It’s natural to interpret this marginalization as a kind of cultural punishment, the natural outcome of holding on to beliefs and values the society would prefer to abandon. This has led some Christians to cry “Persecution!” and assume the posture of victims, and no doubt there are real cases of unjust hostility toward followers of Jesus. In response to this social banishment, these embattled believers sometimes assemble into political platoons to fight the culture war with the goal of retaking the land for Jesus.
This interpretation of the current cultural landscape assumes Christians are marginalized because we take Jesus too seriously. This view says if we’d just relax, hold our faith more loosely, and let popular values override biblical ones then we’d find more acceptance in the culture. But what if we have it backwards? What if the underlying malady afflicting Christians today isn’t that we take Jesus too seriously, but that we’ve failed to take Him seriously enough? What if much of the culture’s judgment of Christians isn’t the result of obeying Jesus, but the result of Christians ignoring Him?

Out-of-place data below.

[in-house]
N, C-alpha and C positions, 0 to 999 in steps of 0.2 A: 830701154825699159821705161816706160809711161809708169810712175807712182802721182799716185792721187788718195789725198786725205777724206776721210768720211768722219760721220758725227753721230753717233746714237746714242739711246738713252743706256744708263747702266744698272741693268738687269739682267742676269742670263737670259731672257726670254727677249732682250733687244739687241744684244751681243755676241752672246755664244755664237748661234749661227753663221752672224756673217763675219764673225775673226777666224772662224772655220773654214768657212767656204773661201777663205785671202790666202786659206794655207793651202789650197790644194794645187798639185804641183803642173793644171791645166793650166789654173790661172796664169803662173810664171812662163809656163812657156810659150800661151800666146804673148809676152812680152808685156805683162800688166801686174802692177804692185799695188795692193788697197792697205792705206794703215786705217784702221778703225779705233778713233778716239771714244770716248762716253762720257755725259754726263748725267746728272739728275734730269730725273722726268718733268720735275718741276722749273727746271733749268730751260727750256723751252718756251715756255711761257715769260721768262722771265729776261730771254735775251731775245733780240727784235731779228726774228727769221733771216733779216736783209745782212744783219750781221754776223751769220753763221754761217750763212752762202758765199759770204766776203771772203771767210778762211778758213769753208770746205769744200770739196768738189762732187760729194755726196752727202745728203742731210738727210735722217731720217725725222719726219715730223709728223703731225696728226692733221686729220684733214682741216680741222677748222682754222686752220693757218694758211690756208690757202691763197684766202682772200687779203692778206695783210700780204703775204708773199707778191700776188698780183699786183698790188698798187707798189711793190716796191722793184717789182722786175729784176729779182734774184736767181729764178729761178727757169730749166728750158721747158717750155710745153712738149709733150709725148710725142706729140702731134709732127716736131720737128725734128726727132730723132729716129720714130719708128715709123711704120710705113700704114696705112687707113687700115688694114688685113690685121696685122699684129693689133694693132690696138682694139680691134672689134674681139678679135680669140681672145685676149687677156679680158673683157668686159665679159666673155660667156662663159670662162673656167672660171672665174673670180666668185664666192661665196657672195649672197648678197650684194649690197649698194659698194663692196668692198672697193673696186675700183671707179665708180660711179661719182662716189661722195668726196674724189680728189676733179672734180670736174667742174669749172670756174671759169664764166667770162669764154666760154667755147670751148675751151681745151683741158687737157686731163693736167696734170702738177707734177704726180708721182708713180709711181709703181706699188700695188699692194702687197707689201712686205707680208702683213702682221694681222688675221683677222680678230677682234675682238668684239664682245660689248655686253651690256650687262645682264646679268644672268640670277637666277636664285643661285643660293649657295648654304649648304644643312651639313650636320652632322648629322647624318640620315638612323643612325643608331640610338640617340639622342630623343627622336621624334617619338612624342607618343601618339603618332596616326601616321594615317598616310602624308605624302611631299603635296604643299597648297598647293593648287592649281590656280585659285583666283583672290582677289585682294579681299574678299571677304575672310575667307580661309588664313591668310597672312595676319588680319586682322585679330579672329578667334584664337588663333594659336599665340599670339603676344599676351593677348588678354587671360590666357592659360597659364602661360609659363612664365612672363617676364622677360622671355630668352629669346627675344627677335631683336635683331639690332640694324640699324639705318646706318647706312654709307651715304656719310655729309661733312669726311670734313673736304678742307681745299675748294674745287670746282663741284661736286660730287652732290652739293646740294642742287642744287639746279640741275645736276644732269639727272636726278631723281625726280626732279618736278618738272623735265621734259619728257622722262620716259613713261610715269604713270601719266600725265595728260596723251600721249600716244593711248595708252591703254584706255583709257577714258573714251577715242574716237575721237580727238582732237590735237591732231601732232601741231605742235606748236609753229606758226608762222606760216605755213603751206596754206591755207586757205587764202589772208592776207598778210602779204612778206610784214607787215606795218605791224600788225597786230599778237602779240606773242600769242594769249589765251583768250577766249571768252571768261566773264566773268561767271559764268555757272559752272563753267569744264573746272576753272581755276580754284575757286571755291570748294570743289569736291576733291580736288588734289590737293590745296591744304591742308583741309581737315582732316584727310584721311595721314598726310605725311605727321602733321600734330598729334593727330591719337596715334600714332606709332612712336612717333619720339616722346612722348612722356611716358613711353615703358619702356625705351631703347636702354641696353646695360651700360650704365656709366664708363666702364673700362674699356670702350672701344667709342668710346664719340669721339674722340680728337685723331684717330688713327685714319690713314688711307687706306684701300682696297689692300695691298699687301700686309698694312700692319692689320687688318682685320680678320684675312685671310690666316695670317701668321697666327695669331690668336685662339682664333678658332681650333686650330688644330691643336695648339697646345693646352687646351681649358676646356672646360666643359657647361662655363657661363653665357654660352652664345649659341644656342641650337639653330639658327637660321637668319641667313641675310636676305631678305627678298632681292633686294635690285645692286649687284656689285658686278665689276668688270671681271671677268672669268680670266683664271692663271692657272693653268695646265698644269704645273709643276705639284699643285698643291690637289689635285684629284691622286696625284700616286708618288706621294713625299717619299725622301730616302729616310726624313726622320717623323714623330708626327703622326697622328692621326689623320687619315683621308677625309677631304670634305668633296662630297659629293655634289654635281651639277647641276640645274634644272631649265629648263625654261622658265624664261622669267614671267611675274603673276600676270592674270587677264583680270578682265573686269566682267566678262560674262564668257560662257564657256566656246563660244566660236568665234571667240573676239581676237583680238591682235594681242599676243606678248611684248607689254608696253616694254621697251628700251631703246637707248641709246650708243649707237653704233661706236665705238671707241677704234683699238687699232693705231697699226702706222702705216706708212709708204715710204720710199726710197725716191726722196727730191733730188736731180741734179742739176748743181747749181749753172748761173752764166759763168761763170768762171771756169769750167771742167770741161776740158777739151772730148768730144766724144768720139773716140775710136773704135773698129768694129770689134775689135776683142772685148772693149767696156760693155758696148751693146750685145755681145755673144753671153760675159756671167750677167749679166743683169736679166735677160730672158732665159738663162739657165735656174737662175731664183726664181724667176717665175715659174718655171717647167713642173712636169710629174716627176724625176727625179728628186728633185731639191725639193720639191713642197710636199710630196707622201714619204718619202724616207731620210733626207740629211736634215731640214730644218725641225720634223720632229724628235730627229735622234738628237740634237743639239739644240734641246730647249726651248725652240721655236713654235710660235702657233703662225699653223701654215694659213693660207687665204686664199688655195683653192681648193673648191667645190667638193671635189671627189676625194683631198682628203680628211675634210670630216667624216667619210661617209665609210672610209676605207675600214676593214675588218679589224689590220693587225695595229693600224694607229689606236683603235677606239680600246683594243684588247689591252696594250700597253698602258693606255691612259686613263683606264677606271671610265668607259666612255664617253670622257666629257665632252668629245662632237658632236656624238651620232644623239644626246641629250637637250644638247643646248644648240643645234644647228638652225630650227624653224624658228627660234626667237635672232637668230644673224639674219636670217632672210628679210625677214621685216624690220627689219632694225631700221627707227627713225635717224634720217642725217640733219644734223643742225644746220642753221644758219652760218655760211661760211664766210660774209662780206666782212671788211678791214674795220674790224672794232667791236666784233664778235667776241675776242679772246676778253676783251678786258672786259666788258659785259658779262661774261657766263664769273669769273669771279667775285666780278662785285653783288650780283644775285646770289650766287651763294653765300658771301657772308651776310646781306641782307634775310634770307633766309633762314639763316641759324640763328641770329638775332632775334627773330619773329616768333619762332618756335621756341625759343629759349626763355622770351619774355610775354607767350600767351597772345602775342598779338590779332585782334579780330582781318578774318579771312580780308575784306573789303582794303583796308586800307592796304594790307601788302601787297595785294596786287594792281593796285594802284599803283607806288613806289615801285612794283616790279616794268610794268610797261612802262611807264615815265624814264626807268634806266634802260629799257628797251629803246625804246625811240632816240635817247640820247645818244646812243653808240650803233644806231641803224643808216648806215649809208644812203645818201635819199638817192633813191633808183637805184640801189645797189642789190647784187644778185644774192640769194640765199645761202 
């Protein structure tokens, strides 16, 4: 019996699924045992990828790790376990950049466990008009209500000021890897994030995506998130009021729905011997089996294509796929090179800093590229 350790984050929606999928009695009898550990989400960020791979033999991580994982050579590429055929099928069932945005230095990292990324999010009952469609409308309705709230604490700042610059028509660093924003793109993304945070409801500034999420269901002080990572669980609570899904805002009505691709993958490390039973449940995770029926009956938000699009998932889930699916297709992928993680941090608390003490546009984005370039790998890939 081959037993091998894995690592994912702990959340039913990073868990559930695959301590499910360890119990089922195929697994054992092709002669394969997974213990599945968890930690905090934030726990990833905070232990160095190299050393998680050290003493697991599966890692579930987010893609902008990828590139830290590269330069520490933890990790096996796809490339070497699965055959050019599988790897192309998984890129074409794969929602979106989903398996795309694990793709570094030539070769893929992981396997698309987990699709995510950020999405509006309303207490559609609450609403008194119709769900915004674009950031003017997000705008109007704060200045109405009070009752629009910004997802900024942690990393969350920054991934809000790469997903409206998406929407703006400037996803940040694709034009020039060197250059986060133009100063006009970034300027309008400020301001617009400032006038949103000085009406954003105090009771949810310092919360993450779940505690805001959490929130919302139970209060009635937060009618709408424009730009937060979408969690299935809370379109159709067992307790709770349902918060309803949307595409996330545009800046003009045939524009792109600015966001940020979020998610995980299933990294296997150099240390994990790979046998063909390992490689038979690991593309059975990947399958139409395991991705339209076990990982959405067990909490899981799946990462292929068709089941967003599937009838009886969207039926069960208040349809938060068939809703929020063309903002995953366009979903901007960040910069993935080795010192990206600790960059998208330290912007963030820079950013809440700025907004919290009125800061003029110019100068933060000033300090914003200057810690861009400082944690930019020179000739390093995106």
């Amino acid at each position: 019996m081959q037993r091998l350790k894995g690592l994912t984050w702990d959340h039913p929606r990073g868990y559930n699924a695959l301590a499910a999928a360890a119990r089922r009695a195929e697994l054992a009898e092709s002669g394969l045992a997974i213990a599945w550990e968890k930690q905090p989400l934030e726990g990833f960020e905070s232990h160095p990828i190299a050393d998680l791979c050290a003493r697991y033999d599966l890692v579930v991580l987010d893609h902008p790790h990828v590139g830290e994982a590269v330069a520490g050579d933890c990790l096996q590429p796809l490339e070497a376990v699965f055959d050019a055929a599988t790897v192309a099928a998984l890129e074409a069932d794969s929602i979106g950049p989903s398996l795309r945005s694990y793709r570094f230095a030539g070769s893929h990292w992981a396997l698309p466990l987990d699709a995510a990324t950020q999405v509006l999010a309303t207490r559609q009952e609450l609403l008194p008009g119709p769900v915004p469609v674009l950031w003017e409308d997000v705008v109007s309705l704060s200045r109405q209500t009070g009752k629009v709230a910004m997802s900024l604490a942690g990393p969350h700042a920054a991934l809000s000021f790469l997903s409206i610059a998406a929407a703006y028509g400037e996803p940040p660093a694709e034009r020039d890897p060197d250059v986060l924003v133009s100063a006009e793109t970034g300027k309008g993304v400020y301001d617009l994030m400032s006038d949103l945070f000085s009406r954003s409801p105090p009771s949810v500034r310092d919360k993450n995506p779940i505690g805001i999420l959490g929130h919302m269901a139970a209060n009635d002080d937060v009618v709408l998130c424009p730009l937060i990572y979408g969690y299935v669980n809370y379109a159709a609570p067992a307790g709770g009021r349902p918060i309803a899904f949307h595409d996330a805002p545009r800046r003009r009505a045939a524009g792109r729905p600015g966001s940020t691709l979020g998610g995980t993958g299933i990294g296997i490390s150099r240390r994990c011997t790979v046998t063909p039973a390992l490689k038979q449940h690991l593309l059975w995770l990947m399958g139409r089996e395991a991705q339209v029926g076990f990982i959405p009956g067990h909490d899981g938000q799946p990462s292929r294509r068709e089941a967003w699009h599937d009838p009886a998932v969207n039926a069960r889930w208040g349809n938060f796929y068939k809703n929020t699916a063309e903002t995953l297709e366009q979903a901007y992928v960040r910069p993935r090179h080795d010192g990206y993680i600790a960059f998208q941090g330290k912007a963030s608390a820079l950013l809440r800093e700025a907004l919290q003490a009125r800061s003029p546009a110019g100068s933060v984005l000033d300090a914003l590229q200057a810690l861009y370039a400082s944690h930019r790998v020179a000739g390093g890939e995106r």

My Grievance with Contemporary Culture
My grievance with contemporary society is with its decrepitude. There are few towering pleasures to allure me, almost no beauty to bewitch me, nothing erotic to arouse me, no intellectual circles or positions to challenge or provoke me, no burgeoning philosophies or theologies and no new art to catch my attention or engage my mind, no arousing political, social, or religious movements to stimulate or excite me.
There are no free men to lead me. No saints to inspire me. No sinners sinful enough to either impress me or share my plight. No one human enough to validate the “going” lifestyle. It is hard to linger in that dull world without being dulled. I stake the future on the few humble and hearty lovers who seek God passionately in the marvelous, messy world of redeemed and related realities that lie in front of our noses.
Negative Attitudes About Christians
I’ve asked strangers and casual acquaintances, “Why do Christians stir up such negative feelings?” Some bring up past atrocities, such as the widespread belief that the church executed eight or nine million witches (a figure that serious historians believe is exaggerated by 99 percent). I’ve heard complaints about strict Protestant or Catholic schools and tales of clergy intolerance—didn’t John Lennon get kicked out of his boyhood church for laughing at an inappropriate time?